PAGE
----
Rereading that letter today reminded me of how far I had come. I still work with kids every now and then and there is a almost always child who could easily be labeled as the “trouble kid.” I have since learned to give all kids the benefit of the doubt. A “trouble kid” isn’t “troubled” – it’s a kid who has yet to learn the “appropriate” social responses to their emotions and impulses. Providing a positive space for that learning to happen in a safe manner will greatly benefit everybody involved. I’m glad that I’ve been able to modify my own behaviors and be more inclusive with parents. If I could re-do that year I did, I would in a heartbeat. Nonetheless, I’m still grateful to have learned what I’ve learned and to continue learning.

Behavior in Context

Tonight, one of my professors said something really good: he said that we, as clinicians and social workers, must take into account people’s behavior in context. For example, if a child is running and screaming – is that appropriate behavior? If I didn’t tell you any other information, you wouldn’t really know how to judge that question. Is the child in a library? A church? Is this occurring during a church service? Or did they create a fun day?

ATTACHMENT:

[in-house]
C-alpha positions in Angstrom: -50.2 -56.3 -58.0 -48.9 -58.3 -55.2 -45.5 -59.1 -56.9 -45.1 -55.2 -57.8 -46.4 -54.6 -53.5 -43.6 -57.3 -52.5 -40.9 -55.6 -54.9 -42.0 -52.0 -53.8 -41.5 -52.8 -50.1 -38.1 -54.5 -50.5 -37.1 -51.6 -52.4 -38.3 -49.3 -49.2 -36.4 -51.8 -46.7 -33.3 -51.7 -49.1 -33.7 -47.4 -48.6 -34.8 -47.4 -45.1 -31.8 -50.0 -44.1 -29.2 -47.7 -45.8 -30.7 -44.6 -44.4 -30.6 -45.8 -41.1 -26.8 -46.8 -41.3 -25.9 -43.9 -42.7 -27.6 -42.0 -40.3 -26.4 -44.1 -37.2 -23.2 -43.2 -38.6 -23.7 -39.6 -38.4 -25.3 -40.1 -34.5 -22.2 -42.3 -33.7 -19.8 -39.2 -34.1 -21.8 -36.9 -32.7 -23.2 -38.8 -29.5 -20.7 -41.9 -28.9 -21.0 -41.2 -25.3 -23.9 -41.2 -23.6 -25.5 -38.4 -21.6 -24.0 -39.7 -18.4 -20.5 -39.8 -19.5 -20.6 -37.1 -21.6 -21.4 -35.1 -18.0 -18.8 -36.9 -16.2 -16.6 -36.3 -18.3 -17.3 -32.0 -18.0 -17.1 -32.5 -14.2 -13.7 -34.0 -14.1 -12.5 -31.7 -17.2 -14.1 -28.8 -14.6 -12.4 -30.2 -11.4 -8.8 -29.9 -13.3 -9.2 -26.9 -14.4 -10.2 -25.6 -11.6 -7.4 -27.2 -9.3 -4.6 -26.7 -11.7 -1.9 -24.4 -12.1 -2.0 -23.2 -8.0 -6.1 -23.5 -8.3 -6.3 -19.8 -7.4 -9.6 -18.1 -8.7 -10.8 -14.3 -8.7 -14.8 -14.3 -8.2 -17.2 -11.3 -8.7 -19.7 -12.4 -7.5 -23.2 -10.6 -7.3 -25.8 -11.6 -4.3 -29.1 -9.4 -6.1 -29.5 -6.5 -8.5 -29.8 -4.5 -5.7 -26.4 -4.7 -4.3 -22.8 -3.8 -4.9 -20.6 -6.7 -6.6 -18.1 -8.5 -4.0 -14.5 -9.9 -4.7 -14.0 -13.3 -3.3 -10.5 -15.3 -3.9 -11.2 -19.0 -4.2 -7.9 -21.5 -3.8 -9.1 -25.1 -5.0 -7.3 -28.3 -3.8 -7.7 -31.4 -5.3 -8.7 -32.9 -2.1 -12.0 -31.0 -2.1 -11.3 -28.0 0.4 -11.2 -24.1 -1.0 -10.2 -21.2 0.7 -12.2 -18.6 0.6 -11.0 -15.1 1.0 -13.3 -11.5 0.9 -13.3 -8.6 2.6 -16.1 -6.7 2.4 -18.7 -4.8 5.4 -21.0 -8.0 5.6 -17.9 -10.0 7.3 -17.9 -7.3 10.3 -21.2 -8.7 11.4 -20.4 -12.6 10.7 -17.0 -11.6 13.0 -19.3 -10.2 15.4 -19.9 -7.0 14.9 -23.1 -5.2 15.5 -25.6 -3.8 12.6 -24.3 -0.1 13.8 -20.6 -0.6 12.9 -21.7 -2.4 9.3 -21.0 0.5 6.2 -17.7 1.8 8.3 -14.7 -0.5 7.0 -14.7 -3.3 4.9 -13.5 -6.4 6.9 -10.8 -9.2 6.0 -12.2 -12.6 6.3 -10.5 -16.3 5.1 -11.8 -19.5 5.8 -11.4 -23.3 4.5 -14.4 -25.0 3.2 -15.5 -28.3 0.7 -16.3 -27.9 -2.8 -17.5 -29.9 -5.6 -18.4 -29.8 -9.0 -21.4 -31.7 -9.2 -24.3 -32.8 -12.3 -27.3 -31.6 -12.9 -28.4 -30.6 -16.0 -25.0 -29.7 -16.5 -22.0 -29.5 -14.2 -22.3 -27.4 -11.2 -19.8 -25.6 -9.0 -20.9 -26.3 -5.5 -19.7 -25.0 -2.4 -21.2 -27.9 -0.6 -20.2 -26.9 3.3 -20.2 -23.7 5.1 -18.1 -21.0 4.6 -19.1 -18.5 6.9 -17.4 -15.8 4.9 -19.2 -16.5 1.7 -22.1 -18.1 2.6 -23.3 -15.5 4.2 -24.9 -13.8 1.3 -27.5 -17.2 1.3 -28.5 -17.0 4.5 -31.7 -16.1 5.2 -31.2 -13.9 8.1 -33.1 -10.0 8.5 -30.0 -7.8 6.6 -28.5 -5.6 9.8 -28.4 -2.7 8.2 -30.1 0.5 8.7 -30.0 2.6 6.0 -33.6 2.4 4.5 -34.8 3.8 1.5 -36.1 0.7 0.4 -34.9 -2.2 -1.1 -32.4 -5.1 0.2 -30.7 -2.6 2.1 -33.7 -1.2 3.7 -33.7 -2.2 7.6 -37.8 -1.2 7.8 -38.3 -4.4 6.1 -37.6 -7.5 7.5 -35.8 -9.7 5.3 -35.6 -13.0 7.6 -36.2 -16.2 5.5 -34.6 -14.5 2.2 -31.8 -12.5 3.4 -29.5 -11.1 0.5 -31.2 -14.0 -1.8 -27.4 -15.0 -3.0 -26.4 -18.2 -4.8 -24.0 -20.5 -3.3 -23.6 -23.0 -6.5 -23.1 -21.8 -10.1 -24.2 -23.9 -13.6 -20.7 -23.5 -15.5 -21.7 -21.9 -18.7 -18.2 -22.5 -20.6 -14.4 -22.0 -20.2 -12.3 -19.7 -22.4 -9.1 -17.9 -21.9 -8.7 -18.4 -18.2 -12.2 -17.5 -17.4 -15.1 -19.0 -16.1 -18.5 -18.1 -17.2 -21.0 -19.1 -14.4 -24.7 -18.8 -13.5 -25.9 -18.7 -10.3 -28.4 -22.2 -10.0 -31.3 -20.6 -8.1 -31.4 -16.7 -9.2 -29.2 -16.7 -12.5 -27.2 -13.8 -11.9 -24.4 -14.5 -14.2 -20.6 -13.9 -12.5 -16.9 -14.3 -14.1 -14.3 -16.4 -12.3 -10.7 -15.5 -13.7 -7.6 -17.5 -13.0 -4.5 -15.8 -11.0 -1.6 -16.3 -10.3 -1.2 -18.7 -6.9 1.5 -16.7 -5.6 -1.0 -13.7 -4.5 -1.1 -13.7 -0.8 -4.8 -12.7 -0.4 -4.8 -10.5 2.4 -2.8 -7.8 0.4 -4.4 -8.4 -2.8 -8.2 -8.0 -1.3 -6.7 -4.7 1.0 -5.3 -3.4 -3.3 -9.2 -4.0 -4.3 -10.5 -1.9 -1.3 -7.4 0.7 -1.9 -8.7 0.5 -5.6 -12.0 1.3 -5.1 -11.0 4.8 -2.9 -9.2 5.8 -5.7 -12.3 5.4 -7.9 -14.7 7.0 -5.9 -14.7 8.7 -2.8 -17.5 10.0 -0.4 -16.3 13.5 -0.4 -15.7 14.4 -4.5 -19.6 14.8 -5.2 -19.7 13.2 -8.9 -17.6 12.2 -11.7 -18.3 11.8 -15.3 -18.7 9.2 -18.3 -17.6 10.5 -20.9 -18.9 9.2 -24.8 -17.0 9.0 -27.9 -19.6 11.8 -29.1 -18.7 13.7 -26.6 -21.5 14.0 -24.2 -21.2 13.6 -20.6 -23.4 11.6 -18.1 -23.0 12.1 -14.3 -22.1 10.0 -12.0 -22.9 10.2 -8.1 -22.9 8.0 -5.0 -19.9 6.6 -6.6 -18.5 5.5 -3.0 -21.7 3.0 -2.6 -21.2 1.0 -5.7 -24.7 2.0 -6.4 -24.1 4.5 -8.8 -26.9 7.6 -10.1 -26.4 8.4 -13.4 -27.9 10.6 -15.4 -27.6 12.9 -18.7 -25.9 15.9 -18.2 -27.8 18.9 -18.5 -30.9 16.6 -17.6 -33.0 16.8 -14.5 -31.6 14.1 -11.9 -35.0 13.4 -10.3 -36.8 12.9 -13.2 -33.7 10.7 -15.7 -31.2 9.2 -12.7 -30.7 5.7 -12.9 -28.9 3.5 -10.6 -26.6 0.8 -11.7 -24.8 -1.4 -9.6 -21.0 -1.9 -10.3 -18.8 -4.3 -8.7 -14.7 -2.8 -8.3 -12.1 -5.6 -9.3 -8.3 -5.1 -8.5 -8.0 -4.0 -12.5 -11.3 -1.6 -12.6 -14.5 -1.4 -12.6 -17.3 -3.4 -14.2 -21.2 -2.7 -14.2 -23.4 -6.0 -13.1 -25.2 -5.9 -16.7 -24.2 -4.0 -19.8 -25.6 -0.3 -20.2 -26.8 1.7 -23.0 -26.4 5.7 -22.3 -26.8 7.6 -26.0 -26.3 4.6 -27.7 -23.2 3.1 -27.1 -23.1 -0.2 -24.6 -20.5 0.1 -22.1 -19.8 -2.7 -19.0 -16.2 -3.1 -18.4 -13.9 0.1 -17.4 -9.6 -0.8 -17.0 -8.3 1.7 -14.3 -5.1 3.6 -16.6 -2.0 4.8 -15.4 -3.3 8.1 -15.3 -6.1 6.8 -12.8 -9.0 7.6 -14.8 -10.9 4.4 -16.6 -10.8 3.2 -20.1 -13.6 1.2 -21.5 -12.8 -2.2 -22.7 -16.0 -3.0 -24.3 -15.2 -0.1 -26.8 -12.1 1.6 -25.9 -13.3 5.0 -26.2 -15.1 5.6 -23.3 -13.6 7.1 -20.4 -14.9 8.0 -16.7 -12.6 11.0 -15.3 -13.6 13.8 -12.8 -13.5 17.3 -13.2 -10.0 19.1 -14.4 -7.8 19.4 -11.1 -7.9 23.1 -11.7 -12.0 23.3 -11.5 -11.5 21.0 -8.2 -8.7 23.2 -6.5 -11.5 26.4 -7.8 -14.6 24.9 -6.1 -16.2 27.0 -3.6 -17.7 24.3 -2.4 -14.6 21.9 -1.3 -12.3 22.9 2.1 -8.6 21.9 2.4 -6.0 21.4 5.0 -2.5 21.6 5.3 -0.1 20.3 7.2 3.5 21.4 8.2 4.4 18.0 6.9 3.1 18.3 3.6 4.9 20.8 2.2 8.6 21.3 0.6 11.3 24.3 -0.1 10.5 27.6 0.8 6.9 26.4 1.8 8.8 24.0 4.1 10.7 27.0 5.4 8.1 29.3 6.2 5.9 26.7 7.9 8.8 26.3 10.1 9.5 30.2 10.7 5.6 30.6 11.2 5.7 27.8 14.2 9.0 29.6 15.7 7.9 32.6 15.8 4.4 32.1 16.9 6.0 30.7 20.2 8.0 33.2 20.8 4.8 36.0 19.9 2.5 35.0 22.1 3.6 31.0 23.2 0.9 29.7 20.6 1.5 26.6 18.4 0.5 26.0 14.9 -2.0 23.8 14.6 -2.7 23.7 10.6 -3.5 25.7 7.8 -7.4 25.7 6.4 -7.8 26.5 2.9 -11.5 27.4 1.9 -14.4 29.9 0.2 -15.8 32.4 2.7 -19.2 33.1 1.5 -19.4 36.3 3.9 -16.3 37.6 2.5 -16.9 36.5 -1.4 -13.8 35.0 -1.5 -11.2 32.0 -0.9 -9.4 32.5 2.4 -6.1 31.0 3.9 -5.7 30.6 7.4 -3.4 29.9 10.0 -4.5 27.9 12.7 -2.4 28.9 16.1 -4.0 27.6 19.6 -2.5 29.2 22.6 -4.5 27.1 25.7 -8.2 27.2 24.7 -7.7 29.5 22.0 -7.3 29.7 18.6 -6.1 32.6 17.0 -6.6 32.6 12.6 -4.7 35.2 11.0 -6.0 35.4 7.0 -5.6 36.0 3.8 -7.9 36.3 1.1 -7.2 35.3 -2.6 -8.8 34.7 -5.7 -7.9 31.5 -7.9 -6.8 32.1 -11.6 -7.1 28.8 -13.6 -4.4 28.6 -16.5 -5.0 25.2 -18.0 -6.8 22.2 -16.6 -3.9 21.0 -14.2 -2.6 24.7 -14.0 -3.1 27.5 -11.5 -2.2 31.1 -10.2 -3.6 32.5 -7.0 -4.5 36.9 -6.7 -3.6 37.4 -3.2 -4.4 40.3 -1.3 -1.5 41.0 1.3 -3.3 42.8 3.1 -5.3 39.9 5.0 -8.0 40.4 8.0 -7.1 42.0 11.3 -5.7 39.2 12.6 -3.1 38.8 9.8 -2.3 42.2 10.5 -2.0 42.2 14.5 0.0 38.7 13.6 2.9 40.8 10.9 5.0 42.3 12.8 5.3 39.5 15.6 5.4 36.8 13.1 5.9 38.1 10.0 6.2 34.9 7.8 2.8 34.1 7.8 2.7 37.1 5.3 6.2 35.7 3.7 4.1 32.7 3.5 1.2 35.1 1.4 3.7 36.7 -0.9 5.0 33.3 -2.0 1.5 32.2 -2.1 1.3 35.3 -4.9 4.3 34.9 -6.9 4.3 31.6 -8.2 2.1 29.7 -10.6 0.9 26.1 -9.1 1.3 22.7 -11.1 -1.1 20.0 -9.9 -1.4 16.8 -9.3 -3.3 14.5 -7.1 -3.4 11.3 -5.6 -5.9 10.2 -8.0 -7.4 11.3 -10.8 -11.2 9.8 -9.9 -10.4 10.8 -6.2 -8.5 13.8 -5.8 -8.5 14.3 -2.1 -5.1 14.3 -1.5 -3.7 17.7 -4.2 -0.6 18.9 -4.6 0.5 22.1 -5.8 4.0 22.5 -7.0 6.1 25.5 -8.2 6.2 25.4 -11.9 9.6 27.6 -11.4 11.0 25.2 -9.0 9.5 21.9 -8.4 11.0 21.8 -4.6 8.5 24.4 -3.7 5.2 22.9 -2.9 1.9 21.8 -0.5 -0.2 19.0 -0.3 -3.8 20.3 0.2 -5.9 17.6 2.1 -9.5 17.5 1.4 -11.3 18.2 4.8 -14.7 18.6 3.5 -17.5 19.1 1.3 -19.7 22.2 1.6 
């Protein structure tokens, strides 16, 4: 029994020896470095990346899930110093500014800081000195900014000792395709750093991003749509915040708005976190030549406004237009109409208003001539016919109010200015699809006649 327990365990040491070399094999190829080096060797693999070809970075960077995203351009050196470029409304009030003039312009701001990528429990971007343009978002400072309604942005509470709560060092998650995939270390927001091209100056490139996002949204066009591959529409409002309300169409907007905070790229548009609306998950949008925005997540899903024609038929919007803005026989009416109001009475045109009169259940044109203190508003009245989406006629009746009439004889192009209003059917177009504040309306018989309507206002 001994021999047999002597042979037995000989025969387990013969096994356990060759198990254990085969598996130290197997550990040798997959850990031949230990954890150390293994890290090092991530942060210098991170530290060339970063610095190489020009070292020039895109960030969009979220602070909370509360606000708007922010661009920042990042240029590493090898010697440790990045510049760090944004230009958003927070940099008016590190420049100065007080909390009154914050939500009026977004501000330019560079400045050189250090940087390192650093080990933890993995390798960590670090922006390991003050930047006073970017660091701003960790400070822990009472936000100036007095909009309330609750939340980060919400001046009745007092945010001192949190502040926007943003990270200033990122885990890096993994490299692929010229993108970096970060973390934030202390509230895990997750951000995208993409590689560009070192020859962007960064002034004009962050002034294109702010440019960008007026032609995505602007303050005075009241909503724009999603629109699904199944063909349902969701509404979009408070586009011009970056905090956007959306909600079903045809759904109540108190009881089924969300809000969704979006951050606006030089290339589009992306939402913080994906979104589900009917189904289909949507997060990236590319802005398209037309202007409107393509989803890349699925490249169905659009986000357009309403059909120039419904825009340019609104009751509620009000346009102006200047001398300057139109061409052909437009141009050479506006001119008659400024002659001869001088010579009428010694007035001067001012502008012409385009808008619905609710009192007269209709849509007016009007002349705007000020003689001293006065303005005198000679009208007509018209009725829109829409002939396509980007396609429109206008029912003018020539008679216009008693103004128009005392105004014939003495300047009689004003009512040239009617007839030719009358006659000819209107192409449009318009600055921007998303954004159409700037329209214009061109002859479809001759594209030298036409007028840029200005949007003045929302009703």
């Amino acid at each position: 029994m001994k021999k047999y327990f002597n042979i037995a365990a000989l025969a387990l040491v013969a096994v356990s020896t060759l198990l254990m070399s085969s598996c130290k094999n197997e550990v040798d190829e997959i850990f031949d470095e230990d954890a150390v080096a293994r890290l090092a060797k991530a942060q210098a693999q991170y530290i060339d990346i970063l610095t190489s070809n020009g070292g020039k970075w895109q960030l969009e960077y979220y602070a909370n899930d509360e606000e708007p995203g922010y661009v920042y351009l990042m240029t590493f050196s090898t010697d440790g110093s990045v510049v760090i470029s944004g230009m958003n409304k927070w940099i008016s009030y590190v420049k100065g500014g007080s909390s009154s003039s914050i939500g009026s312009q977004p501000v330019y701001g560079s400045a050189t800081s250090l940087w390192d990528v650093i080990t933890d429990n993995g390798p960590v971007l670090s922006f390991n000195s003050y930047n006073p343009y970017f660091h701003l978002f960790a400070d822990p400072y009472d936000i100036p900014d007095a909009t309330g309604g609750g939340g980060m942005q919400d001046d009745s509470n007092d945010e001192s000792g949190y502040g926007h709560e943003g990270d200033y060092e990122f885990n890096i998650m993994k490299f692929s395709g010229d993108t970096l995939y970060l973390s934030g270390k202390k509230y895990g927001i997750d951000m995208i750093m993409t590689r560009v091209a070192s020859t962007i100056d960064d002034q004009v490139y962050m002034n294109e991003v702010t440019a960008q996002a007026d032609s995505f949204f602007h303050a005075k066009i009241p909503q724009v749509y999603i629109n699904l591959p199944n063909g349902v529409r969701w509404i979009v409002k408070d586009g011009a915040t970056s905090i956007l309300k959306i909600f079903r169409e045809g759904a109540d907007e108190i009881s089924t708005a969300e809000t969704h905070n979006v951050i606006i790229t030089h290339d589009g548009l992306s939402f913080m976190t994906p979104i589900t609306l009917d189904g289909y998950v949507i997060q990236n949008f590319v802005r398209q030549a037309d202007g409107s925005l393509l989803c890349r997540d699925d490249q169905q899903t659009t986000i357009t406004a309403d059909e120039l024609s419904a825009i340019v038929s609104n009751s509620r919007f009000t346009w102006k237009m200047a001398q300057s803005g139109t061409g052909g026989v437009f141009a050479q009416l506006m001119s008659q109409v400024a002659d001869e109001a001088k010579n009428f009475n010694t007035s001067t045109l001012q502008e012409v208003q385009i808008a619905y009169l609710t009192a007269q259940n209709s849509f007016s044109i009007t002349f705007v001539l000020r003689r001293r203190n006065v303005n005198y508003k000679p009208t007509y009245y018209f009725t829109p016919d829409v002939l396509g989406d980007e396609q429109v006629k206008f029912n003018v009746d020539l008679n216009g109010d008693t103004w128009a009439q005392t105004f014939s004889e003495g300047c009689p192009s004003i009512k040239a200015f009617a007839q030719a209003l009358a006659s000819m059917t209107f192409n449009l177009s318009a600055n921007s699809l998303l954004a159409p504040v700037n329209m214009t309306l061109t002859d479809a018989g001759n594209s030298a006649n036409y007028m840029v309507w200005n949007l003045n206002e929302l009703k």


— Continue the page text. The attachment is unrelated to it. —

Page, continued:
Carrying this thought onto the work that I do is crucial. At one point does my client’s behavior become inappropriate and in which context, for the client, does it seem appropriate? By whose definition of “appropriate” am I going to judge the behavior? Even outside of my clients, I can use this for my relationships with people. In context, it was very understandable – though appropriate is another question – about why my dinner partner was in a crappy mood: he was late to work, had a lot to do, was given a new assignment on that day, was waiting for a response from a coworker, and it was mid-week when his stress level is probably pretty high. If I didn’t take his behavior into context, I could have demanded that he change his behavior to accommodate me and instead, I offered solutions such as declining or rescheduling dinner if modifying his behavior was not a viable option at the time.